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Global data geovisualized

Global data geovisualized | visual data | Scoop.it
Learn about the world by changing the familiar map. Select a subject from the top menu and watch the map resize. A countrys total area no longer represents land mass, but items relevant to the subject (i.e.

 

Since I ran out of spot on my Top 10 list quick, this is getting 'honorable mention.'  The geovisualization in this interactive map is outstanding (translation: I could play with this all day).  This displayed map shows the destination countries for migrants, with links to the data and information to read up on the topic.  Truly impressive.   


Via Seth Dixon
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These Interactive Maps Compare 19th Century American Cities to Today

These Interactive Maps Compare 19th Century American Cities to Today | visual data | Scoop.it

The Smithsonian magazine recently dipped into David Rumsey's collection of over 150,000 maps to find some of the best representations of American cities over the past couple hundred years. With some simple programming, they were able to overlay images of vintage maps of some major cities onto satellite images from today. The results are fascinating.

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Gordon Shupe's curator insight, September 3, 2013 8:24 AM

I love interactive maps, and history is fascinating... let's take a look!

Sue Bedard's curator insight, September 5, 2013 8:09 AM

Great for comparrison and reasoning

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Infographic: the Future of Big Data

Infographic: the Future of Big Data | visual data | Scoop.it

Big data is not new. It has existed for ages and can be attributed even to the initial years of computing. However, one might do well to consider why is there an increased buzz around this now.

The answer is quite simple: Significant advances that have been brought about by x86 hardware have actually helped in bringing computing power to the masses. However, with new technologies, cloud computing has extended this power. Now, users have extended perimeters, while still being able to control costs effectively...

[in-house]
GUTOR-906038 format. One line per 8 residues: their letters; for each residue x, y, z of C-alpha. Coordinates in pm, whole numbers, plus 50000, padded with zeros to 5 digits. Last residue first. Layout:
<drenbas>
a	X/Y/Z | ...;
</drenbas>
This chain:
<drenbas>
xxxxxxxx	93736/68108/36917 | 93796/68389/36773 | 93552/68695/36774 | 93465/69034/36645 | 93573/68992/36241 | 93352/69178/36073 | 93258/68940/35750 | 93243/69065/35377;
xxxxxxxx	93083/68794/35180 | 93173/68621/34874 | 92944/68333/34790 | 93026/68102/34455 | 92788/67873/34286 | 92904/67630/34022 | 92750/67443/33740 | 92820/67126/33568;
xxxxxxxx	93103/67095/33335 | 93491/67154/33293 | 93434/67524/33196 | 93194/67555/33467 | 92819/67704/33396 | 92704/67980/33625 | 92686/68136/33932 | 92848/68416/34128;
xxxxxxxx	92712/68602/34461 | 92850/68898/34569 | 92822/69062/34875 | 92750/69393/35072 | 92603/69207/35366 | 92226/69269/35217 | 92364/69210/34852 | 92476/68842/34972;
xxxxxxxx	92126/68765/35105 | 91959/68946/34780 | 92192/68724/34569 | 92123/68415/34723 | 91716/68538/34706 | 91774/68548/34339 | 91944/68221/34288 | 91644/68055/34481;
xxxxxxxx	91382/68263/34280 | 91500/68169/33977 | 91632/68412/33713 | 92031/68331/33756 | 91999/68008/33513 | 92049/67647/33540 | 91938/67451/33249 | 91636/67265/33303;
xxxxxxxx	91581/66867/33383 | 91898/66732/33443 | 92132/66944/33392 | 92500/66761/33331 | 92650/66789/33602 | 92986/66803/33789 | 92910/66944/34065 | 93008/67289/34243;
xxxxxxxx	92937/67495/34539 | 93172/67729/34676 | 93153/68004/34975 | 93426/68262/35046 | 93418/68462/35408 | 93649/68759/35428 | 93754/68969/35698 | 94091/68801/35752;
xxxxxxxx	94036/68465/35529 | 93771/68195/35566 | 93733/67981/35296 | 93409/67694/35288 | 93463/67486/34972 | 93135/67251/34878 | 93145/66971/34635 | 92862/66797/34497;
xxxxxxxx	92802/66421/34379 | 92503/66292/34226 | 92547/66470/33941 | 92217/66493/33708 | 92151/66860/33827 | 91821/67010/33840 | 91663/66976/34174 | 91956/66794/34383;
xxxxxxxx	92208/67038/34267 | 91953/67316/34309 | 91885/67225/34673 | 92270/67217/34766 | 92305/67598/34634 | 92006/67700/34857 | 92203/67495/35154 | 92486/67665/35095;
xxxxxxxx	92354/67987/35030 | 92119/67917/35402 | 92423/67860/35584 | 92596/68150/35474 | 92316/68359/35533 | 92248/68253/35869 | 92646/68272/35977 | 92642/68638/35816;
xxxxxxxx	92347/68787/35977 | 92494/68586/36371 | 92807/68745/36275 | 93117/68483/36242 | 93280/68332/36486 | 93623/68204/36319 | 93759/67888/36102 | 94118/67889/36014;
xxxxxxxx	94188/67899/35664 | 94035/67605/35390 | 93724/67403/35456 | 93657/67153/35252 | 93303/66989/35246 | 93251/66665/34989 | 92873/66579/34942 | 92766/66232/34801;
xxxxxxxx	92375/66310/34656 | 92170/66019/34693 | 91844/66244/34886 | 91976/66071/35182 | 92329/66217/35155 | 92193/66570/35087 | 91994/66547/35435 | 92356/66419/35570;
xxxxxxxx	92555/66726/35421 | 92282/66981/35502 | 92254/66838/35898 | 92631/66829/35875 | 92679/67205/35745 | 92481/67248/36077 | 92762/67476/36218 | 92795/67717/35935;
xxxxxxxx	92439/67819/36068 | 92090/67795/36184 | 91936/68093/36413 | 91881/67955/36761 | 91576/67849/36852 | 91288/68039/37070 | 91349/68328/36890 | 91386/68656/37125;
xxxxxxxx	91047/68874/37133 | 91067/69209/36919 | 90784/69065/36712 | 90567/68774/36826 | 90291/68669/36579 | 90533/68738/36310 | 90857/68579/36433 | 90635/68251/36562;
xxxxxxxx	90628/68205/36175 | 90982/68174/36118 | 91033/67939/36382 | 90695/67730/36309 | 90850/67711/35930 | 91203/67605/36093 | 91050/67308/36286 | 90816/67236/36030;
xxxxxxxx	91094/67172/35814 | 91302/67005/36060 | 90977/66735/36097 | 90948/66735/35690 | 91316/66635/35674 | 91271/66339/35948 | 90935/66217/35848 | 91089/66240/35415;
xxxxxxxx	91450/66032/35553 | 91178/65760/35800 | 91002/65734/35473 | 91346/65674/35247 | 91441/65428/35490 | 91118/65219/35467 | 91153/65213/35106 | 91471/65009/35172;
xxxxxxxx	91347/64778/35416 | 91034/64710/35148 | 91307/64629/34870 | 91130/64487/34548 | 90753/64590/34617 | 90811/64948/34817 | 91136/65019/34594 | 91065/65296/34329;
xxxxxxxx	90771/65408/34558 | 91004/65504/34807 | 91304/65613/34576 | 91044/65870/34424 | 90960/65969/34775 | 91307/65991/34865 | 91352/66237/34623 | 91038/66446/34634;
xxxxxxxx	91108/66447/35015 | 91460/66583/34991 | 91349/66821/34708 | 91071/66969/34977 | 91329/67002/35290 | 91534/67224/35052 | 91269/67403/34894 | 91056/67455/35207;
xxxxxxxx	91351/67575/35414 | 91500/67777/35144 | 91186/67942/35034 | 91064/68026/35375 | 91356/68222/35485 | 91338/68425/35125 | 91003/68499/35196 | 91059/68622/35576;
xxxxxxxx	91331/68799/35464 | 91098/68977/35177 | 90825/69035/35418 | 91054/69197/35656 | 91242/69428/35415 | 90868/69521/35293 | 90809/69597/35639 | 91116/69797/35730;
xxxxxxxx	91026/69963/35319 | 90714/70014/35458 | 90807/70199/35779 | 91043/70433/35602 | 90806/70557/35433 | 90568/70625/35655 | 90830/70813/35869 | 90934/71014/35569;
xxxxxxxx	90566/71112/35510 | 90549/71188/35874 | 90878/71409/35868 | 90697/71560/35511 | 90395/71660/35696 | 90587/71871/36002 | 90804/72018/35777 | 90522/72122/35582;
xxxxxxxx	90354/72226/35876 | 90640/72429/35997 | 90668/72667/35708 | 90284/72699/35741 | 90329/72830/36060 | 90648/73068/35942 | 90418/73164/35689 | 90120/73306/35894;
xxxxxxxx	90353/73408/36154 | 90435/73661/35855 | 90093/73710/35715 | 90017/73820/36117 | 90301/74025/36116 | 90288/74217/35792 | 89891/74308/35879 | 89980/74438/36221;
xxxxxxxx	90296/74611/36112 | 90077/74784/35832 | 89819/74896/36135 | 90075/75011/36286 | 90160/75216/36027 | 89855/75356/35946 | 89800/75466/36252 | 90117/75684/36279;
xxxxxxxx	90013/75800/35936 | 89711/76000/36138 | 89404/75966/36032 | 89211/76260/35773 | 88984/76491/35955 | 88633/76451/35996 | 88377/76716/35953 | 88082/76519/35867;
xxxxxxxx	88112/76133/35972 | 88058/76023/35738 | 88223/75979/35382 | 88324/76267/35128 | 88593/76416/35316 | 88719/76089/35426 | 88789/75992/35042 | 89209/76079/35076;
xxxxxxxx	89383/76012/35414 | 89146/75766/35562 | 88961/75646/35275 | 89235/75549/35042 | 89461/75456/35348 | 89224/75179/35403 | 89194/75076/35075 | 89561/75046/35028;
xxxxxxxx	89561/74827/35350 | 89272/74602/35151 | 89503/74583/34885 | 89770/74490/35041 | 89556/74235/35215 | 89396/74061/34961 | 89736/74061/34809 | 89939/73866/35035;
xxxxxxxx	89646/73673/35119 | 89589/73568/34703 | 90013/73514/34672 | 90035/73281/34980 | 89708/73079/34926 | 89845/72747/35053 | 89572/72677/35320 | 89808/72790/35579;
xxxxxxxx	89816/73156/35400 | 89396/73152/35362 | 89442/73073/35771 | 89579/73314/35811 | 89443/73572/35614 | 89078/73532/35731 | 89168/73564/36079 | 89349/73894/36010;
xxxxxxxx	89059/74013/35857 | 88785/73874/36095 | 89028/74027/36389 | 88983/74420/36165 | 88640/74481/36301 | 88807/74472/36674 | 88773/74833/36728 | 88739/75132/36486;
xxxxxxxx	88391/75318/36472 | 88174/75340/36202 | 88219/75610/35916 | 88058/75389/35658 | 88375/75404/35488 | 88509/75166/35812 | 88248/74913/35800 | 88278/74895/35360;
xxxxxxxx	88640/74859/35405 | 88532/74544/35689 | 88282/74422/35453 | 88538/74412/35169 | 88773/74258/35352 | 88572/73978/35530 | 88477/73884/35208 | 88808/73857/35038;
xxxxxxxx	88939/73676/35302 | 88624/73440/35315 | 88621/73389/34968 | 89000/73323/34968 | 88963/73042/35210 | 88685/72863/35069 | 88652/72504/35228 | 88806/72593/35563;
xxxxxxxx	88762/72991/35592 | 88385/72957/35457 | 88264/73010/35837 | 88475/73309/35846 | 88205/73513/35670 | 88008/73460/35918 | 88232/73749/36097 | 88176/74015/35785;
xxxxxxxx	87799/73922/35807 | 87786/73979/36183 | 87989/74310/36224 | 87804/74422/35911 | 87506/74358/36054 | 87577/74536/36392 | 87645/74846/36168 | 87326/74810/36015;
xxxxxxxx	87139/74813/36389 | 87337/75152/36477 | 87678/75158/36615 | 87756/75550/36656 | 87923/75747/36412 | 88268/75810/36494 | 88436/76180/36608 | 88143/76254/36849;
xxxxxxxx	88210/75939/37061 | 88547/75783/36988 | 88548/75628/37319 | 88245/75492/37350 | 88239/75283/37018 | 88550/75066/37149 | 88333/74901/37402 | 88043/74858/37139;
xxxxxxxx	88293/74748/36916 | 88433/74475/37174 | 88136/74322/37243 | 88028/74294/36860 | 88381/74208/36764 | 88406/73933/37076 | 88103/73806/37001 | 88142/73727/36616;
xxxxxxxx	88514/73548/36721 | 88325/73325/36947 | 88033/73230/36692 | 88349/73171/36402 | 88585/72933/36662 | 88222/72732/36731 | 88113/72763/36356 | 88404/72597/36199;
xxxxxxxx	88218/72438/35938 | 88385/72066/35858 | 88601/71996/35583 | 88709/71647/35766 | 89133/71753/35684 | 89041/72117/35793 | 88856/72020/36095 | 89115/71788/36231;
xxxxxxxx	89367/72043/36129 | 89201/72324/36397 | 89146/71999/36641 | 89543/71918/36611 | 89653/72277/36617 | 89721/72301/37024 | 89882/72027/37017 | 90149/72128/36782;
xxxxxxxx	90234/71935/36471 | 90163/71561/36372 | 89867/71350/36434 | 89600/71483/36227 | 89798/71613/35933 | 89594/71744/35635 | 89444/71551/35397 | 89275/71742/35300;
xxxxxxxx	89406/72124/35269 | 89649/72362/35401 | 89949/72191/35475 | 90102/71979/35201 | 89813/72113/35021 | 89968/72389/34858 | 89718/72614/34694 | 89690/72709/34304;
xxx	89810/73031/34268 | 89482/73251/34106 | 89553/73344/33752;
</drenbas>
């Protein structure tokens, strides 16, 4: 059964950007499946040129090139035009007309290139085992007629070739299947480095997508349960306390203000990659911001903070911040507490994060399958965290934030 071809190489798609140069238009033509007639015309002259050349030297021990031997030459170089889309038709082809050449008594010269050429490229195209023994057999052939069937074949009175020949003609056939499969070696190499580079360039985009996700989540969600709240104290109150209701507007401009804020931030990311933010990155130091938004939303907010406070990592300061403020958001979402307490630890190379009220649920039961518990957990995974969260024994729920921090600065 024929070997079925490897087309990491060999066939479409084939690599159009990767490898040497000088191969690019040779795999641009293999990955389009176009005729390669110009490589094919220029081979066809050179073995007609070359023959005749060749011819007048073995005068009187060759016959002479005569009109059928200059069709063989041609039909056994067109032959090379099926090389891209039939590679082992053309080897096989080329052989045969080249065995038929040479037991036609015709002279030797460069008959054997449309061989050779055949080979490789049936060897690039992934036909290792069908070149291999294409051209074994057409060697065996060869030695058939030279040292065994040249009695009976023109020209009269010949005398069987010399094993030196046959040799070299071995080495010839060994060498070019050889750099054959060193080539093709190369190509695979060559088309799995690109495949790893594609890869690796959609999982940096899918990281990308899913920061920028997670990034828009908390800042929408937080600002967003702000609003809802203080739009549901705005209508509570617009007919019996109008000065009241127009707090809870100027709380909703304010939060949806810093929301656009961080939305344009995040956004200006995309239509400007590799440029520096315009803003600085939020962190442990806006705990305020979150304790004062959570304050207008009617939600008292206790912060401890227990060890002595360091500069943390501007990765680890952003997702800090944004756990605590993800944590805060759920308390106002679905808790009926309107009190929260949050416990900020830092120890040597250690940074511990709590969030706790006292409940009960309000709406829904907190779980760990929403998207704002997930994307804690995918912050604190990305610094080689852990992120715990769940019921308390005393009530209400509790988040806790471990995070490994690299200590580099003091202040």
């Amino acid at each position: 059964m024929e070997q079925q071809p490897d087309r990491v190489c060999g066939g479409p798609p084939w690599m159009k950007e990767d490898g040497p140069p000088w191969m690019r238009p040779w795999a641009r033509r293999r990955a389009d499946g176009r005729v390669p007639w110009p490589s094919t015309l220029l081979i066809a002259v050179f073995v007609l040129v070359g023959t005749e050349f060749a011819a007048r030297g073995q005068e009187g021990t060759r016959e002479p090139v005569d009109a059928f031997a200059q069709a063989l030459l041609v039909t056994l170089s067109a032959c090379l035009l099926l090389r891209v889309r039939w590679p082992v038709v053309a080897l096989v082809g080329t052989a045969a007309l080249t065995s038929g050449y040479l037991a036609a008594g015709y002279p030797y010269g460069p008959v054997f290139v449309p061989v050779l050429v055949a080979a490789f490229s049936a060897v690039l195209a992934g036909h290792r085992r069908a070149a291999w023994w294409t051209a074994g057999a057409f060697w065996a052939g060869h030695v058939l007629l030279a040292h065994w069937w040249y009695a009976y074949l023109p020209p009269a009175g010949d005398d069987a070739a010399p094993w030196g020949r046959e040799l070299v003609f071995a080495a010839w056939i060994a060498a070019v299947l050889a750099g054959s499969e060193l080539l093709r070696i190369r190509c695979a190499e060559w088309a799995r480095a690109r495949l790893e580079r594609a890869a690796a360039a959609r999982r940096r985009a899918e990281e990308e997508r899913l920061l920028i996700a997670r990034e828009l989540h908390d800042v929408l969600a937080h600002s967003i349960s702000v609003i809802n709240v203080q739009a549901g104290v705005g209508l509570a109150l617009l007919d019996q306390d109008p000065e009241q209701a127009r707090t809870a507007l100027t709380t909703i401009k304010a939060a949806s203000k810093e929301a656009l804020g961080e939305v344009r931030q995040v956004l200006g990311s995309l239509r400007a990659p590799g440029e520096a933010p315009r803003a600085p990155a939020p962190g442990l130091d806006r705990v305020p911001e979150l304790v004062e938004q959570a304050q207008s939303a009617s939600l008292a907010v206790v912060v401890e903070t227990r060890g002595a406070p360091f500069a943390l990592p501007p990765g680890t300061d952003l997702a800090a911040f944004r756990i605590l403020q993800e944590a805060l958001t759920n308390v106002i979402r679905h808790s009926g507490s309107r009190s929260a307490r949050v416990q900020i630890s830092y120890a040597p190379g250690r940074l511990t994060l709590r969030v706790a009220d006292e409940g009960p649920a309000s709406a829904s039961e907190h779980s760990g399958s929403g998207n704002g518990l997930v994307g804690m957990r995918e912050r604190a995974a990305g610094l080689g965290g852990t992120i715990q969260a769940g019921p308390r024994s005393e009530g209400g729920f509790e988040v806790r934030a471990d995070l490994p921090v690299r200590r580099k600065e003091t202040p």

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12 Visualizations That Will Change the Way You View Scale

12 Visualizations That Will Change the Way You View Scale | visual data | Scoop.it

Scale is a simple concept. From a very early age, children know about big and small, heavy and light, more and less. Extreme scales, however, are another story.

Try to imagine, for example, the size of the universe… or $1 trillion made up entirely of dollar bills. Exactly. Grasping the actual quantities involved in extreme scales can be difficult, which makes managing scale in visualizations an interesting problem.

Here are 12 visualizations that try to show things at extreme scales.


Via Andrea Zeitz
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Seven Tools for Creating Data Visualizations

Seven Tools for Creating Data Visualizations | visual data | Scoop.it

Digital tools have faciliated an easier way to visually represent complex data and information in ways at are logical and intuitive.  This blog post outlines tools that students can use (read: free!) along with basic tutorials to demonstrate their functionalities. 


Via Seth Dixon
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Fabryka Prezentacji's comment, February 5, 2012 8:05 AM
Great one, thanks. Re-shared.
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Updated Comparison of Data Visualization tools

Updated Comparison of Data Visualization tools | visual data | Scoop.it

One of the most popular posts on this blog was a comparison of Data Visualization Tools, which originally was posted more then a year ago where I compared those best tools only qualitatively. However since then I got a lot of requests to compare those tools “quantitatively”.

However I quickly realized that such “quantitative” comparison cannot be objective. So here it is – the updated and very subjective comparison of best Data Visualization tools, as I see them at the end of 2011.